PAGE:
Lets talk about firearms in National Parks

HiredHand

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I’d think anyone that spends time in the back country like that should probably educate themselves on the topic of human and bear interactions or for that matter any animal that might choose to attack a human. I’d probably buy the bear spray and a few training canisters to practice with beforehand.
 

dennishoddy

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I’d think anyone that spends time in the back country like that should probably educate themselves on the topic of human and bear interactions or for that matter any animal that might choose to attack a human. I’d probably buy the bear spray and a few training canisters to practice with beforehand.
Definitely good advice.
We are used to spending lots of time in bear country during the summers and knowing the precautions while in the woods, but it's always been black bear country. More of a nuisance than anything, but there is the occasional attack we read about. What's interesting is that a lot of the attacks in Colorado and New Mexico from black bears are in suburban areas near cities.
A couple of the attacks last year, one in Colorado and the other in New Mexico were a guy walking his dog after dark and the other was a lady taking out trash. Easy food sources around cities.
 

Beau B

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I’ve never carried while backpacking, usually have some bear spray. Last time I went out I was with my brother and nephew and we saw some signs on the trail warning of an aggressive black bear in the area. I was happy I had the spray but also wished I had a gun! Figured I’d take the weight penalty the next time out and bring one along.
I actually bought a lightweight.357 specifically for hiking and fishing in Colorado but I sold it a while ago. Need to pick another one up I guess.
 

uncle money bags

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Ill trust an aerosol can for a lot of things, but none of them are life saving situations. A possible exception would be an unpressurized vessel that can be charged at the moment of need from something like a CO2 cartridge like certain life vests.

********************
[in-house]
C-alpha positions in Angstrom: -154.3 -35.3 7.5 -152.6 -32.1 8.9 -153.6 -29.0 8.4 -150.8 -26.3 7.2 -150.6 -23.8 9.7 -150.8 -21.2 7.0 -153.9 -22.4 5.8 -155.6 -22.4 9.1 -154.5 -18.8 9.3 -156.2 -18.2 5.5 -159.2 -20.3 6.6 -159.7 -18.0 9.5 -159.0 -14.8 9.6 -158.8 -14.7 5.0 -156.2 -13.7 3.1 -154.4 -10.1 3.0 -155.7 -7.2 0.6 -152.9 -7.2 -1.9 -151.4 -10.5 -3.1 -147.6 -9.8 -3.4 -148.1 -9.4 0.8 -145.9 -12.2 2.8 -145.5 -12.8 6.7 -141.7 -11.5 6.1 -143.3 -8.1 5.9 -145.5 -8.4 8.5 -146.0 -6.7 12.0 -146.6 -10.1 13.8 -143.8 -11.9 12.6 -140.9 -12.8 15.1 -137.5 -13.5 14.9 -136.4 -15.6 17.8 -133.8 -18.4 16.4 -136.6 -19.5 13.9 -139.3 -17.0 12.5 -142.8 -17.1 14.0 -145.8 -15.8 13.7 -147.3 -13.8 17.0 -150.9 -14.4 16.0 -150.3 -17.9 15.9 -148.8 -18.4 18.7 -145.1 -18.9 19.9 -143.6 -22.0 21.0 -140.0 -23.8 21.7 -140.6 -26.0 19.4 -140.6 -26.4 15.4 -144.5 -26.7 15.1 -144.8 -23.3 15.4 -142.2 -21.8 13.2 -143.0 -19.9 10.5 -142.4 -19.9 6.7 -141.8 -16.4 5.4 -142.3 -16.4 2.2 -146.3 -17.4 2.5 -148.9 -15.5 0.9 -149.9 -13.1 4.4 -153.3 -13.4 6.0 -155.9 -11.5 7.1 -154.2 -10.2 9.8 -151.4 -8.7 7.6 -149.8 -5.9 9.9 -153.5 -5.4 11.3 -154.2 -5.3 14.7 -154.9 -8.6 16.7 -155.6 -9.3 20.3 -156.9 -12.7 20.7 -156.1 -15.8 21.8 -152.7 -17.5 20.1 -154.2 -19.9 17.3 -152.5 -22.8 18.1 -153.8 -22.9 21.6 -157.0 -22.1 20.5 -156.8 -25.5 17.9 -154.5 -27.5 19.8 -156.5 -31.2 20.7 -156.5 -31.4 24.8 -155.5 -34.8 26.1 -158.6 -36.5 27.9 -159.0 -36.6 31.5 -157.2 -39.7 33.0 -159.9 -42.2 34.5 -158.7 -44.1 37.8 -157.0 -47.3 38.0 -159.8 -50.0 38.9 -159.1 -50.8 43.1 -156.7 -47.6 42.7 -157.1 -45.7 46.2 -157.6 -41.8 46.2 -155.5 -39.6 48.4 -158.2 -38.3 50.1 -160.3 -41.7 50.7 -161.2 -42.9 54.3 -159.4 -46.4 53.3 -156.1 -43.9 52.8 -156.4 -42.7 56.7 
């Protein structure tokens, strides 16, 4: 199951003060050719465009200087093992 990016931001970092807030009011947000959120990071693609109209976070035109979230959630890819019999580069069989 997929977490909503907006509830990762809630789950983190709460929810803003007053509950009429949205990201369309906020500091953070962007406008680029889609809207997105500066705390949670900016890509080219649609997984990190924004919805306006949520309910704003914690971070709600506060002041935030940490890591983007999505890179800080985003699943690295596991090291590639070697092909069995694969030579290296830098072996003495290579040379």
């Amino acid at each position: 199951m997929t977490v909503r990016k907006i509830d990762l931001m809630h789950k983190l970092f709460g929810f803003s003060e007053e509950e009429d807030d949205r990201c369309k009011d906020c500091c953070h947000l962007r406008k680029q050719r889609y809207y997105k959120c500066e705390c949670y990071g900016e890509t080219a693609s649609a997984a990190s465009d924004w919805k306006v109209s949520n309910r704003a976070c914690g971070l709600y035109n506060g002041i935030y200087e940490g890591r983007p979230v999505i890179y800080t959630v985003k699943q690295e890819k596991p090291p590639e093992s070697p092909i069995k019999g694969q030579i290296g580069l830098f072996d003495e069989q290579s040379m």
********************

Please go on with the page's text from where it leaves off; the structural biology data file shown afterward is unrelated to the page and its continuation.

Are there any bear spray aerosol products that will work regardless of elevation or temperature changes?
I can see it as a tertiary backup to
1. Environmental knowledge.
2. An adequate firearm.
 

dennishoddy

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Ill trust an aerosol can for a lot of things, but none of them are life saving situations. A possible exception would be an unpressurized vessel that can be charged at the moment of need from something like a CO2 cartridge like certain life vests.
Are there any bear spray aerosol products that will work regardless of elevation or temperature changes?
I can see it as a tertiary backup to
1. Environmental knowledge.
2. An adequate firearm.

I’m betting the bear sprays sold in the high country are equipped to handle that altitude.
 

HiredHand

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Via National Parks Service Facebook page:


If a bear clacks its teeth, sticks out its lips, huffs, woofs, or slaps the ground with its paws, it is warning you that you are too close and are making it nervous. The bear’s nervous? Heed this warning and slowly back away. ⁣What else should you do or not do if you come across a bear in Yellowstone?

Do not immediately drop to the ground and “play dead.” Bears can sense overacting.⁣

Do not run, shout, or make sudden movements. ⁣

Do not run up and push the bear and do not push a slower friend down…even if you feel the friendship has run its course.⁣

Running may trigger a chase response in the bear and you can't outrun a bear. Bears in Yellowstone chase down elk calves all the time. You do not want to look like a slow elk calf. (Apologies to the elk calf.)⁣

Slowly putting distance between yourself and the bear may defuse the situation. ⁣

Draw your bear spray from the holster, remove the safety tab, and prepare to use it if the bear charges.⁣

In most cases, climbing a tree is a poor decision. Bears can climb trees (especially if there is something up the tree that the bear wants). Also, when was the last time you climbed a tree?⁣

Running to a tree or frantically climbing a tree may provoke a bear to chase you. If the friend you pushed down somehow made it up a tree and is now extending you a hand, there’s a good chance you’re not getting up that tree. Karma’s a bear. ⁣

Learn more bear safety tips at https://www.nps.gov/yell/learn/nature/bearreact.htm

Image: Close-up if Grizzly Bear near Swan Lake in Yellowstone National Park. NPS/Neal Herbert ⁣
 
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